In the final minutes of the regular session of the 87th Texas Legislature, some notable changes were made to the state’s school finance system in the form of amendments made to House Bill 1525, the “clean-up bill” meant to address and improve 2019’s historic House Bill 3 (86 R). One of those changes was the reinstatement of a pre-HB3 policy called the Gifted and Talented Allotment.
It’s important to note that HB3 did not in any way end or curtail gifted and talented education in the state. Instead, its bill authors, drawing on the work of the Texas Commission on Public School Finance, recognized that “nearly all school districts currently receive the maximum funding allowed under this allotment” which created an “arbitrary cap on the number of students that school districts identified as Gifted & Talented.”
That “arbitrary cap,” which has now been re-established along with the (now smaller) Allotment itself, sits at 5%, in spite of the fact that 9% of the state’s entire student population has been identified as gifted & talented. Districts are required by law to provide G&T programming for all qualifying students; nearly all must spend more than this allotment provides in order to serve all students adequately.
Most worrisome is another of the Commission’s recommendations that has since gone unheeded: “Ensure that... inequities in identification are quickly addressed.” Now that limited funds marked solely for use in G&T classrooms are re-entering the school finance system, it’s more important than ever to ensure that those resources are being deployed in the most equitable manner possible. Unfortunately, a review of current data for the state’s 20 educational service center regions suggests we have a long way to go.
As the table above indicates, roughly 9% of Texas students are identified as Gifted and Talented, ranging from as low as 6% in some regions to as high as 10% to 11% in the North Texas regions. However, when looking at G&T identification by socioeconomic status, students considered “non-economically disadvantaged” are identified at nearly three times the rate statewide (14% vs. 6%) than their less affluent peers, with students experiencing economic instability universally underrepresented in every single service center region.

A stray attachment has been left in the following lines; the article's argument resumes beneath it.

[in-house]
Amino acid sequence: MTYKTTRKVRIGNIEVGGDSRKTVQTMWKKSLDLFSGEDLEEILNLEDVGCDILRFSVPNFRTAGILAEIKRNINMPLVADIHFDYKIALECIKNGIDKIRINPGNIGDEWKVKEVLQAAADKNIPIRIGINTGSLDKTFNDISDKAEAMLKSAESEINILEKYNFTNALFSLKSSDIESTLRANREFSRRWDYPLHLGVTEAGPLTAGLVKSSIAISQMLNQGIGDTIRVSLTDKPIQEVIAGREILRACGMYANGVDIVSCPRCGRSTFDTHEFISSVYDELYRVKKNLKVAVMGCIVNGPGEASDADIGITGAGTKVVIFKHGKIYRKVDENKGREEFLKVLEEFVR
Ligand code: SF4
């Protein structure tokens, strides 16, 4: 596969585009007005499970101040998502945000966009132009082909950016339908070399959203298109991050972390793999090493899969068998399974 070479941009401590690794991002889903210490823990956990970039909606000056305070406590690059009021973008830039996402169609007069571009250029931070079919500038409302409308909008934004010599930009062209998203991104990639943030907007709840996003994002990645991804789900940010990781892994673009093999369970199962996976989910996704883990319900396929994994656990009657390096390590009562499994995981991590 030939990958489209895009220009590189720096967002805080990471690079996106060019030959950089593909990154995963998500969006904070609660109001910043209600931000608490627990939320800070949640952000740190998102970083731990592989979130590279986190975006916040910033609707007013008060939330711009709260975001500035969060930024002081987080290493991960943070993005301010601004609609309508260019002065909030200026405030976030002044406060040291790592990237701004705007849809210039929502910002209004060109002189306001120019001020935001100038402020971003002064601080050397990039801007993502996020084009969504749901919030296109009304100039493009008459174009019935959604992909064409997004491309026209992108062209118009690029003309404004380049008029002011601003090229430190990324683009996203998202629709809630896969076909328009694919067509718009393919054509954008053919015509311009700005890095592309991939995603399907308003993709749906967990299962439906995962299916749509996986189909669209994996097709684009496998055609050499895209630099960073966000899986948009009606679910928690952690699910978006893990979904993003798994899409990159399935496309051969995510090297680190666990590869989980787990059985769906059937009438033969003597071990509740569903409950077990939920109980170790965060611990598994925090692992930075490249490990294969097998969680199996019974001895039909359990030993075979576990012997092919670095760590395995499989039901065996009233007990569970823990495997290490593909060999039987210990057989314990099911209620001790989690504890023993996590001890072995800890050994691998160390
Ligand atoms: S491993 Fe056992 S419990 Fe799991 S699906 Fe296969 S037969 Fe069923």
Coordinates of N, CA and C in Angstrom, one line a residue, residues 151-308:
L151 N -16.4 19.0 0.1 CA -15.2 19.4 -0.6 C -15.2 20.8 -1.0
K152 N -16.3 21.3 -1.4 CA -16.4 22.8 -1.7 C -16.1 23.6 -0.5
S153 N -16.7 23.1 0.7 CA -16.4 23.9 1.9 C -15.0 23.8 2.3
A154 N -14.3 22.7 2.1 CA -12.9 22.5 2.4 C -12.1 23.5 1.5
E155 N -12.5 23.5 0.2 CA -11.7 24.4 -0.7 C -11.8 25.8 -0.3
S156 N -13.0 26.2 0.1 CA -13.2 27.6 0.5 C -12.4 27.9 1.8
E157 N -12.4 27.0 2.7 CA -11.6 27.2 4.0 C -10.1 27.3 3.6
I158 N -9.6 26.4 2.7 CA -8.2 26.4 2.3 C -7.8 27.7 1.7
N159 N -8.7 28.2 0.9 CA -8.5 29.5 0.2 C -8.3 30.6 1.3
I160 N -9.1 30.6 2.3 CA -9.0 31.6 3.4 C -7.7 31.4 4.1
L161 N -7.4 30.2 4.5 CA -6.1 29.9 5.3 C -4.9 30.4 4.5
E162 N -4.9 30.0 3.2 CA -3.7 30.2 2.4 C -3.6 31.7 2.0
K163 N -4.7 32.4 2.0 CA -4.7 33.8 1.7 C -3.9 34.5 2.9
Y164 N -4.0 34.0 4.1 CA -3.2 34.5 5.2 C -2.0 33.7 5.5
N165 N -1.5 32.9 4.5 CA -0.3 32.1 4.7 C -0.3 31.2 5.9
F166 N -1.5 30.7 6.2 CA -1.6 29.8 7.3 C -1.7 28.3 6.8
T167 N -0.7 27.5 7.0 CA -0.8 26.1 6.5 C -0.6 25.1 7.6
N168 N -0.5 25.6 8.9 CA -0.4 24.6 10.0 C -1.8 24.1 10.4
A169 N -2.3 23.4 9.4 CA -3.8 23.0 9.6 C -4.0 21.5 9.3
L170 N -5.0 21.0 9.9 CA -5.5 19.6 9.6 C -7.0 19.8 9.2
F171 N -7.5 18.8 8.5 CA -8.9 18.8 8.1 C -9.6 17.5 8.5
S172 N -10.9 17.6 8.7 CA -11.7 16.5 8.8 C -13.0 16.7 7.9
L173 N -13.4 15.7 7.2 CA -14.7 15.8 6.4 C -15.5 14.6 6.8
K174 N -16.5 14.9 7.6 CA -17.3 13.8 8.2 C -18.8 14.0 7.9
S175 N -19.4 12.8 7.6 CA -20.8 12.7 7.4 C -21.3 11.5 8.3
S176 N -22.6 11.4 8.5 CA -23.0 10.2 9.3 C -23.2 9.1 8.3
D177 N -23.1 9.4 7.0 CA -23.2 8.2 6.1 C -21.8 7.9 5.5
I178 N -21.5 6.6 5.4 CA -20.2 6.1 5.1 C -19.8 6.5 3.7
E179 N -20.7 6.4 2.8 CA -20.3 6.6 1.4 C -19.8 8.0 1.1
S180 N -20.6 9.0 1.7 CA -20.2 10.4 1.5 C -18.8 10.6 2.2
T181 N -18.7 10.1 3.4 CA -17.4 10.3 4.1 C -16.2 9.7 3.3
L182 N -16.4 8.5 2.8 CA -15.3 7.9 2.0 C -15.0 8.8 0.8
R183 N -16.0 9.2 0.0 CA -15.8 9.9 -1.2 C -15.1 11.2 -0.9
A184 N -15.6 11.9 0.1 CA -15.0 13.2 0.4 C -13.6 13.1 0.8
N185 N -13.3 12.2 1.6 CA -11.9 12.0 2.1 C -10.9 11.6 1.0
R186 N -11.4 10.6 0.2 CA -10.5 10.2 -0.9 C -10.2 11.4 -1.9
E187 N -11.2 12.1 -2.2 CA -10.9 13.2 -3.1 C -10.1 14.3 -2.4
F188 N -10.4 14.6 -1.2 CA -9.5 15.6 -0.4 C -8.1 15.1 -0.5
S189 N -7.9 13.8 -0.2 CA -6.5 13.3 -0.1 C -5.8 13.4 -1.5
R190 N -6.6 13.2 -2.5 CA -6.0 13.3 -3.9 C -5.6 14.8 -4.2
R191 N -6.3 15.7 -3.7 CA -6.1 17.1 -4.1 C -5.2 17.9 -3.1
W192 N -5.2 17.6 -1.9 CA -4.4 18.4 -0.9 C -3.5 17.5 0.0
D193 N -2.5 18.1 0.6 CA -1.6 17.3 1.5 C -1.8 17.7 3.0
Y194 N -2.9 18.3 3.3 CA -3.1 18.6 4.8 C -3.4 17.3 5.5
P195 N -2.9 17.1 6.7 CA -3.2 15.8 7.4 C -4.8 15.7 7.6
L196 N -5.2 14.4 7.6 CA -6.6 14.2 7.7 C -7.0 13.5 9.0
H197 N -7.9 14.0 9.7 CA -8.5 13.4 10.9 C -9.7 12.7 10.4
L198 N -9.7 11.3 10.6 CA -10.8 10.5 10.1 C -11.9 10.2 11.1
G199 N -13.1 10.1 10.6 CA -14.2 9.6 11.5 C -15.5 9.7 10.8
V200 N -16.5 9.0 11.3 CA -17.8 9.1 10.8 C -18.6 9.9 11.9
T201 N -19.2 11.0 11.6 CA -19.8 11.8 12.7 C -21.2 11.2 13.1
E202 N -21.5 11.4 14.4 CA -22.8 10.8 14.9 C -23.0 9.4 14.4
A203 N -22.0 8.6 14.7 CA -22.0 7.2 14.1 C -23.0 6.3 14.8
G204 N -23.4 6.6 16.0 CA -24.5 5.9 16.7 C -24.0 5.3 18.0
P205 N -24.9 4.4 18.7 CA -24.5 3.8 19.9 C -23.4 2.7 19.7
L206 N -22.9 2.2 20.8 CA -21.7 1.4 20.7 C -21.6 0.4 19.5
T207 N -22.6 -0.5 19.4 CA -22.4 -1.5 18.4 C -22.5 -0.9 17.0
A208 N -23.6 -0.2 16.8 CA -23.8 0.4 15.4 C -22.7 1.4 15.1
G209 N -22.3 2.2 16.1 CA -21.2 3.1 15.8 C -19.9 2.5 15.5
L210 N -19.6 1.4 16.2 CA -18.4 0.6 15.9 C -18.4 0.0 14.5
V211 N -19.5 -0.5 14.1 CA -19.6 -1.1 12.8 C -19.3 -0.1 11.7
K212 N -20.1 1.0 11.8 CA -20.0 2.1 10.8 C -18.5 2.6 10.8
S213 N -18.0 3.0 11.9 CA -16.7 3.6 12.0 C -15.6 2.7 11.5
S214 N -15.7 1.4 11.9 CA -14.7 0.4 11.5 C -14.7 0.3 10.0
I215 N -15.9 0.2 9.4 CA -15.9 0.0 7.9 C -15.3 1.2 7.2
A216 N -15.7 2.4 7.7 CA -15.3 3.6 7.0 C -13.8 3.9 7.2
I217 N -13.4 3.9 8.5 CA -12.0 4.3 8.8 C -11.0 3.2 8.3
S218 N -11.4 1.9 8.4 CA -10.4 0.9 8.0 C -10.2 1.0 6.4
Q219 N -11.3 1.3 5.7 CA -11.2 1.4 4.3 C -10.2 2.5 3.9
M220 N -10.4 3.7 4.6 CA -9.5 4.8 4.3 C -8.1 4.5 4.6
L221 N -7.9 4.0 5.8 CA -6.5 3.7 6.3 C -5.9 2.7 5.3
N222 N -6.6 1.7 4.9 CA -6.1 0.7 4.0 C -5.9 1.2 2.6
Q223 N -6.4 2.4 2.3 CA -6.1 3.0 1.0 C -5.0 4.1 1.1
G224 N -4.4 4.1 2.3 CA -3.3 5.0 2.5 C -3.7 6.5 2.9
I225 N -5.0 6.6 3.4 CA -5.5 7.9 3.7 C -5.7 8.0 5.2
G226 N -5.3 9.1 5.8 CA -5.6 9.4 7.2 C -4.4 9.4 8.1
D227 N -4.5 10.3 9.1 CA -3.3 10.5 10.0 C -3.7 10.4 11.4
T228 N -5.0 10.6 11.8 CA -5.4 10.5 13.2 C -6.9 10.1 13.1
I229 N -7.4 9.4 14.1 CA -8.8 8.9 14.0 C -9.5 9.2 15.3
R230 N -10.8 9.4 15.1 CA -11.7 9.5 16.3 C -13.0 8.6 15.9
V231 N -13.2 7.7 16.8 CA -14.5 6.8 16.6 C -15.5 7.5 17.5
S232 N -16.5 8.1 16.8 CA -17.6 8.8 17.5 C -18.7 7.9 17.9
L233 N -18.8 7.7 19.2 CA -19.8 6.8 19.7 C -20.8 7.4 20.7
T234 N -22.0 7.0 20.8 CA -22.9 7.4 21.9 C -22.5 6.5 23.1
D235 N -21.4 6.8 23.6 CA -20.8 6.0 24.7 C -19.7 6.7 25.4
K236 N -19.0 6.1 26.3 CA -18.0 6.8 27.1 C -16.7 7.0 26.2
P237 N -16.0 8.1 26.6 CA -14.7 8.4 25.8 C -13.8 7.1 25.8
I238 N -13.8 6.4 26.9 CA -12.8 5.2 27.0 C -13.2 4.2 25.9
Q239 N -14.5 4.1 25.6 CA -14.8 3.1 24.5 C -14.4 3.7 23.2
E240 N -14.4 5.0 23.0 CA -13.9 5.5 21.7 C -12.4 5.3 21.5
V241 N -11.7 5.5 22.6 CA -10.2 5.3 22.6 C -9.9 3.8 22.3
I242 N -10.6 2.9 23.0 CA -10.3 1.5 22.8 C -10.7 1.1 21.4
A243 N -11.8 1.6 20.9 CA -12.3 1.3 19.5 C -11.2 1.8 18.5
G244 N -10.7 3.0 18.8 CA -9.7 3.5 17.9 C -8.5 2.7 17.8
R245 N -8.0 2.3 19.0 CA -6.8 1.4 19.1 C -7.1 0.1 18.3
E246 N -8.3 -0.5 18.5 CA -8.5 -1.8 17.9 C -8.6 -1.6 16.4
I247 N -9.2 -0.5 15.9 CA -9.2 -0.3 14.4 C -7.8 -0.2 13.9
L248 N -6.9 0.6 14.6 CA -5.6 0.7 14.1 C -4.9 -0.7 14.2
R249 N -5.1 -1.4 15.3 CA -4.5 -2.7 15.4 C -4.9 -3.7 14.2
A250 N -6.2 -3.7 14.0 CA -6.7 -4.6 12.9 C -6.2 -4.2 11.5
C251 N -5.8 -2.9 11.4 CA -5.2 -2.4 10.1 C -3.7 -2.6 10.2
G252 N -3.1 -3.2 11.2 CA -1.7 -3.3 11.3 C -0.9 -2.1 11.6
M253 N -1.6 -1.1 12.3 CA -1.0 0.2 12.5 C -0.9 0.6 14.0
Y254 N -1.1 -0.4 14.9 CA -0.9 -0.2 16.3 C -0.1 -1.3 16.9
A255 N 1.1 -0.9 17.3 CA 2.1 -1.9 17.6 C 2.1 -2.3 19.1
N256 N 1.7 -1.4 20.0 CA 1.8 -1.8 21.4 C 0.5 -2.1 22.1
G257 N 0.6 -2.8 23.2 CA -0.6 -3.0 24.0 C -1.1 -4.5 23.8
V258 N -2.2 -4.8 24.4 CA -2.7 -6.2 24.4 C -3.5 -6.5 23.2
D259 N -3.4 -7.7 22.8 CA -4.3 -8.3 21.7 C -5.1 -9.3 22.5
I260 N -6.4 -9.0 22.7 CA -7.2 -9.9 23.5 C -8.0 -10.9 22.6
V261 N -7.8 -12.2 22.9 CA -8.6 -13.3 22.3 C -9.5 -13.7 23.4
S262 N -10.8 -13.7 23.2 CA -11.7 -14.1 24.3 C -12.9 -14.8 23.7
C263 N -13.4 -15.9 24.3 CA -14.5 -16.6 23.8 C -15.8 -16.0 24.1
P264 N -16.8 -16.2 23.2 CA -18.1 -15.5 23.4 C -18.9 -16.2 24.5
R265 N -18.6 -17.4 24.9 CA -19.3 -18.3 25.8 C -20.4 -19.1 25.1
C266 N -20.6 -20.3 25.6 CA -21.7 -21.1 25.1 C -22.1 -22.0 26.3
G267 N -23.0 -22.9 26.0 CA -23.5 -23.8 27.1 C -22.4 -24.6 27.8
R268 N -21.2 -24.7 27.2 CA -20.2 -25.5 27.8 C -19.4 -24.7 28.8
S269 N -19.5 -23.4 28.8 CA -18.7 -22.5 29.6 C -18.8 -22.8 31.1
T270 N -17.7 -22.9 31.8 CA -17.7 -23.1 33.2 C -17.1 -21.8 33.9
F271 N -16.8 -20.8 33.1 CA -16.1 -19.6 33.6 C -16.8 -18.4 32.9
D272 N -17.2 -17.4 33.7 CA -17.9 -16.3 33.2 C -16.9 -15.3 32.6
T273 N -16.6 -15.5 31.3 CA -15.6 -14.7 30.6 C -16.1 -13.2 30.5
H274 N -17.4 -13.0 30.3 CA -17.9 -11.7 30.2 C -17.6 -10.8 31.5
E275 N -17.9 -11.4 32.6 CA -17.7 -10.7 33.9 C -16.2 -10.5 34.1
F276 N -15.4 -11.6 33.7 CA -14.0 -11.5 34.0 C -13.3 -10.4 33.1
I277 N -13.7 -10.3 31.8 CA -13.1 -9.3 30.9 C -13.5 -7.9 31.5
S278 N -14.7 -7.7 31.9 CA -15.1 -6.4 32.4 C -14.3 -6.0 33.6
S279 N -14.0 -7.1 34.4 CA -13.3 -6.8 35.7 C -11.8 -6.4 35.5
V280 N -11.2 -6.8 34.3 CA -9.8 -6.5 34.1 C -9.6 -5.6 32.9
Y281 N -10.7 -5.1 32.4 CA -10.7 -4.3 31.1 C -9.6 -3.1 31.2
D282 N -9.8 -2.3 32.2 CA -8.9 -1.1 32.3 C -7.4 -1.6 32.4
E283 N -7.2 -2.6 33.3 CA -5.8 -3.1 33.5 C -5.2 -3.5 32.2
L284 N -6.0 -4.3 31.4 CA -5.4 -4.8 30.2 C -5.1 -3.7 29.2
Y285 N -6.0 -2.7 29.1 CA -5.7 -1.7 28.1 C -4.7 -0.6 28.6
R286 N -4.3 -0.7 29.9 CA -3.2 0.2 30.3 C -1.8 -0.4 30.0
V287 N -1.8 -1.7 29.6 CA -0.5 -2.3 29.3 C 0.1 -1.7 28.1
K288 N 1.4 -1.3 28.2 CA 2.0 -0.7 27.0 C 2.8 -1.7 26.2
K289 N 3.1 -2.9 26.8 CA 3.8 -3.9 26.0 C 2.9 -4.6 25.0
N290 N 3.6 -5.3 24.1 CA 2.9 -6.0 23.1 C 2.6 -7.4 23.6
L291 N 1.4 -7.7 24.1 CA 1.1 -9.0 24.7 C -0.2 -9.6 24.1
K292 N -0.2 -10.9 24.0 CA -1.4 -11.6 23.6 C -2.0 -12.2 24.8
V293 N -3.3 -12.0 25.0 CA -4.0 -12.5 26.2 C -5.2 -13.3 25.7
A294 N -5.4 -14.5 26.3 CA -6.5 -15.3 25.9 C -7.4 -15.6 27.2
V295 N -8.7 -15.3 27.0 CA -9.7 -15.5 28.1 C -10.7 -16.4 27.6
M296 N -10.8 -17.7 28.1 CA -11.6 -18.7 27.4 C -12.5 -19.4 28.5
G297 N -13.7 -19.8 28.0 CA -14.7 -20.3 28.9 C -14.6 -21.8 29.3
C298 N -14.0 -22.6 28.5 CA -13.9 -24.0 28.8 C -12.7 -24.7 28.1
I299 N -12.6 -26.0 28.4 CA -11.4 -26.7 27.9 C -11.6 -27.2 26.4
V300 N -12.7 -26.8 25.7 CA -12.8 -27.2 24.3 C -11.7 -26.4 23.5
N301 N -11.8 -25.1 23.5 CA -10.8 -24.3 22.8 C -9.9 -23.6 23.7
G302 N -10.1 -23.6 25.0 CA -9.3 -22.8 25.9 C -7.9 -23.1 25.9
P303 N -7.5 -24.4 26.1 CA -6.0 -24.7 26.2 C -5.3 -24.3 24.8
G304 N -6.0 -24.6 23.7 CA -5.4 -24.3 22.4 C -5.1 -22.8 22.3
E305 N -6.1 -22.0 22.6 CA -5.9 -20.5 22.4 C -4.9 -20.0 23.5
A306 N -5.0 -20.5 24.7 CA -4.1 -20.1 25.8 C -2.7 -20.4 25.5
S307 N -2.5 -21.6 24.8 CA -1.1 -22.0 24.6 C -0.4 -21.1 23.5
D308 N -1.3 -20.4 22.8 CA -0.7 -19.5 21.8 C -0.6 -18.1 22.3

Were school systems providing “equal opportunities to all individuals” as required by Texas education code, identification rates across student subgroups would be roughly equal. But over 5% of Texas students aren’t even assessed for potential inclusion in gifted & talented services, a rate of exclusion lower than 46 other states that nonetheless leaves hundreds of thousands of students without the opportunity to demonstrate their potential. As a result of this and other inequities in access to resources, both socioeconomic and racial differences play an outsized determining role in who is considered gifted & talented.
As the data above indicates, Black students are underrepresented in the total population of students designated “gifted and talented” in all twenty regions, regardless of broad variations in student body size and demographic makeup across each system, while Hispanic/Latinx students are likewise underrepresented in all but one. On the other hand, white and Asian students are two to four times more likely to be identified as gifted and talented at the state level, with even broader disparities reaching as high as 13x times greater in some regions.
This data suggests that the under-identification of Black students and students experiencing economic instability for participation in gifted & talented programming remains a systemic barrier to equal access to rigorous education in our region and state.
Talent is distributed equally; opportunity, too often, is not. That’s why educational researchers like Texas A&M’s Dr. Karen Rambo-Hernandez are calling on school leaders to “reframe gifted education” by “proactively identifying students who are under-challenged… relative to other students within their school.” This does not mean taking away resources from those who have already qualified for them, but rather broadening eligibility to include more gifted and talented students who might otherwise have lacked the opportunity to demonstrate their ability.
Courageous school leaders in places like Marsh Middle School in Dallas ISD and the district offices of Richardson ISD are doing just that, and seeing remarkable success. As we reinstate the “Gifted & Talented Allotment” across Texas, state policymakers should seek to incentivize school system leaders to use these more inclusive gifted and talented identification processes as a model. In so doing, we can ensure the Gifted & Talented Allotment is spent in service of greater student success and close the opportunity gaps that have been widened by the pandemic.